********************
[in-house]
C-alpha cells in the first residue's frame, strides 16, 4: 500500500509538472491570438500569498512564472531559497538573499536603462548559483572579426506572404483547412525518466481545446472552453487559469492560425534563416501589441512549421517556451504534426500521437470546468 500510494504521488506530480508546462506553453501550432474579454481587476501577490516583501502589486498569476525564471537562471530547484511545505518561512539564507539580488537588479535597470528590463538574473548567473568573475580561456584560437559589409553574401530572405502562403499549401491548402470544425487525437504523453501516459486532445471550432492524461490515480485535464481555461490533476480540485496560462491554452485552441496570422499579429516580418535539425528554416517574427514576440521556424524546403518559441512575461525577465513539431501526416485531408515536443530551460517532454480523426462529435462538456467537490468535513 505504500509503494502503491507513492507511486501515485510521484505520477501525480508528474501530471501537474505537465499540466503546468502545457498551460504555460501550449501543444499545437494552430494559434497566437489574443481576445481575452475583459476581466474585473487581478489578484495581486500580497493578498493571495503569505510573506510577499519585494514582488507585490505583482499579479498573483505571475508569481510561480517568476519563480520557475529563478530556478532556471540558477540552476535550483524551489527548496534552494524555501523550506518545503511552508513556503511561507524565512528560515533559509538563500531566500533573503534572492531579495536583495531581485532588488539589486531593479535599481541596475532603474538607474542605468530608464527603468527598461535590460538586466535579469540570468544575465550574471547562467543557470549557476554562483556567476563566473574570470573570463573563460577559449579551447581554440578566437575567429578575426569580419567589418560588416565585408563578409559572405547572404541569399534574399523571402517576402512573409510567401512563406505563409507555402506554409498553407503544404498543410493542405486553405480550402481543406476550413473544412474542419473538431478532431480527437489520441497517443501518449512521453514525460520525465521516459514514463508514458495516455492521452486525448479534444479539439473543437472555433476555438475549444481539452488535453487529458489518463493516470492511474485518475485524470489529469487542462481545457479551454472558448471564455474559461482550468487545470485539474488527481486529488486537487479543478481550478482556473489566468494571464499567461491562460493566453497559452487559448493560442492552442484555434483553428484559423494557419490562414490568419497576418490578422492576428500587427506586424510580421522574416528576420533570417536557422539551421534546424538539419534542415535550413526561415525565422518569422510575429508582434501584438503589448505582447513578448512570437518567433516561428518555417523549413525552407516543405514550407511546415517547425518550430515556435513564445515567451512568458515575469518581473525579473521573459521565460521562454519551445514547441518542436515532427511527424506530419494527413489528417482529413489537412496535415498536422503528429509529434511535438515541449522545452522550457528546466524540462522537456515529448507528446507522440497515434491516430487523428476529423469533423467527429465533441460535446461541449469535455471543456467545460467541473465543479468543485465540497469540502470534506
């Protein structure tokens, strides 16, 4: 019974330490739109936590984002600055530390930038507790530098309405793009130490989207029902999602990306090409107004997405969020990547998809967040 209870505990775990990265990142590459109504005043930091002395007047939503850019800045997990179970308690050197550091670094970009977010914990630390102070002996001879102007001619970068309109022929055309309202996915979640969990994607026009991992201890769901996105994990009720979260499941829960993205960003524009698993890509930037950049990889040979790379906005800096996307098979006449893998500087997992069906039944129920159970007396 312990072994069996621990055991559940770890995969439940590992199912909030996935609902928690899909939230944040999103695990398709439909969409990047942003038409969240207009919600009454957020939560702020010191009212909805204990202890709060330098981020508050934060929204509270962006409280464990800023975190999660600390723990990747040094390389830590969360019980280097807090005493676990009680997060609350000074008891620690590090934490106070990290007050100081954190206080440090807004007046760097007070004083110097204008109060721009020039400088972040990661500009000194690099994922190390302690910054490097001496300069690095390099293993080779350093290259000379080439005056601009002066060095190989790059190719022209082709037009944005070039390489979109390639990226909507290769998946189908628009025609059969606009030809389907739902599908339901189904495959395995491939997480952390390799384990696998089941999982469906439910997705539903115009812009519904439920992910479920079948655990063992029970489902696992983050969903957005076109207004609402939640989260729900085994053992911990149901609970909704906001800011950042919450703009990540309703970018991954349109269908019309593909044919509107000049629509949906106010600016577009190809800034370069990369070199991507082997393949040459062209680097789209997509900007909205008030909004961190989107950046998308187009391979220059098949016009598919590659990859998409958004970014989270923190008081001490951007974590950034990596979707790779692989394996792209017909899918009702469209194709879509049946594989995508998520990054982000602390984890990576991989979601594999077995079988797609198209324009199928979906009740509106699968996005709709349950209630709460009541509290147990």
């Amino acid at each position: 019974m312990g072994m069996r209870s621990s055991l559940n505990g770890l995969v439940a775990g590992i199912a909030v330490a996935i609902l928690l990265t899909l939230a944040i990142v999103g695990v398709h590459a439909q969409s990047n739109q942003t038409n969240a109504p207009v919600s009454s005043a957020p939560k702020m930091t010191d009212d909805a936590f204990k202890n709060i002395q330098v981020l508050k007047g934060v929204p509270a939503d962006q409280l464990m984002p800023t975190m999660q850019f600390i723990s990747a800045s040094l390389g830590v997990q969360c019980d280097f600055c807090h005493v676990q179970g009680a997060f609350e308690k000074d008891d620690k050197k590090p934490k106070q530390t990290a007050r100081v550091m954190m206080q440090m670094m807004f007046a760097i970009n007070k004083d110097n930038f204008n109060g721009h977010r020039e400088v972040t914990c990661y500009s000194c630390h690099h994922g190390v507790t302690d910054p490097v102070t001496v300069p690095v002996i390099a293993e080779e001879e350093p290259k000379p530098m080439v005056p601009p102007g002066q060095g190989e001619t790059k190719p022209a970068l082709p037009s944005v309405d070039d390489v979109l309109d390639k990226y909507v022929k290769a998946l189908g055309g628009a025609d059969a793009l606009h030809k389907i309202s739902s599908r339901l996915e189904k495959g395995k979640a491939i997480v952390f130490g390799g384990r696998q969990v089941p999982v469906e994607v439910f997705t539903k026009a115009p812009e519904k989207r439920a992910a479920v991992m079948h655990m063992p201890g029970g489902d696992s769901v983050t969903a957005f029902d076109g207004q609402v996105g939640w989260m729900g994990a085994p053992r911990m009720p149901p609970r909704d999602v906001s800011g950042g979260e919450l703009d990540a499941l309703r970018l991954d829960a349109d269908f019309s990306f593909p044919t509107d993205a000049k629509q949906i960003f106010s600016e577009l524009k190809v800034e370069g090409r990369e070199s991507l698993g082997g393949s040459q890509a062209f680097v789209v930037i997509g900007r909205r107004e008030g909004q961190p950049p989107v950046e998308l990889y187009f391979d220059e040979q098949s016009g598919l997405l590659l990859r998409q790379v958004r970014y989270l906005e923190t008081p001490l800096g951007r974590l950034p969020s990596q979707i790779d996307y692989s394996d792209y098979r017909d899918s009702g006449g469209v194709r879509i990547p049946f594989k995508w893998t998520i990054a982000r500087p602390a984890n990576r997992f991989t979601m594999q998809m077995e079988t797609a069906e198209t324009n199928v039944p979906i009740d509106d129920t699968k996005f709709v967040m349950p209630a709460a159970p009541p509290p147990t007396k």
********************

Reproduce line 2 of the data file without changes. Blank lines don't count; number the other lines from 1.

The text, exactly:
C-alpha cells in the first residue's frame, strides 16, 4: 500500500509538472491570438500569498512564472531559497538573499536603462548559483572579426506572404483547412525518466481545446472552453487559469492560425534563416501589441512549421517556451504534426500521437470546468 500510494504521488506530480508546462506553453501550432474579454481587476501577490516583501502589486498569476525564471537562471530547484511545505518561512539564507539580488537588479535597470528590463538574473548567473568573475580561456584560437559589409553574401530572405502562403499549401491548402470544425487525437504523453501516459486532445471550432492524461490515480485535464481555461490533476480540485496560462491554452485552441496570422499579429516580418535539425528554416517574427514576440521556424524546403518559441512575461525577465513539431501526416485531408515536443530551460517532454480523426462529435462538456467537490468535513 505504500509503494502503491507513492507511486501515485510521484505520477501525480508528474501530471501537474505537465499540466503546468502545457498551460504555460501550449501543444499545437494552430494559434497566437489574443481576445481575452475583459476581466474585473487581478489578484495581486500580497493578498493571495503569505510573506510577499519585494514582488507585490505583482499579479498573483505571475508569481510561480517568476519563480520557475529563478530556478532556471540558477540552476535550483524551489527548496534552494524555501523550506518545503511552508513556503511561507524565512528560515533559509538563500531566500533573503534572492531579495536583495531581485532588488539589486531593479535599481541596475532603474538607474542605468530608464527603468527598461535590460538586466535579469540570468544575465550574471547562467543557470549557476554562483556567476563566473574570470573570463573563460577559449579551447581554440578566437575567429578575426569580419567589418560588416565585408563578409559572405547572404541569399534574399523571402517576402512573409510567401512563406505563409507555402506554409498553407503544404498543410493542405486553405480550402481543406476550413473544412474542419473538431478532431480527437489520441497517443501518449512521453514525460520525465521516459514514463508514458495516455492521452486525448479534444479539439473543437472555433476555438475549444481539452488535453487529458489518463493516470492511474485518475485524470489529469487542462481545457479551454472558448471564455474559461482550468487545470485539474488527481486529488486537487479543478481550478482556473489566468494571464499567461491562460493566453497559452487559448493560442492552442484555434483553428484559423494557419490562414490568419497576418490578422492576428500587427506586424510580421522574416528576420533570417536557422539551421534546424538539419534542415535550413526561415525565422518569422510575429508582434501584438503589448505582447513578448512570437518567433516561428518555417523549413525552407516543405514550407511546415517547425518550430515556435513564445515567451512568458515575469518581473525579473521573459521565460521562454519551445514547441518542436515532427511527424506530419494527413489528417482529413489537412496535415498536422503528429509529434511535438515541449522545452522550457528546466524540462522537456515529448507528446507522440497515434491516430487523428476529423469533423467527429465533441460535446461541449469535455471543456467545460467541473465543479468543485465540497469540502470534506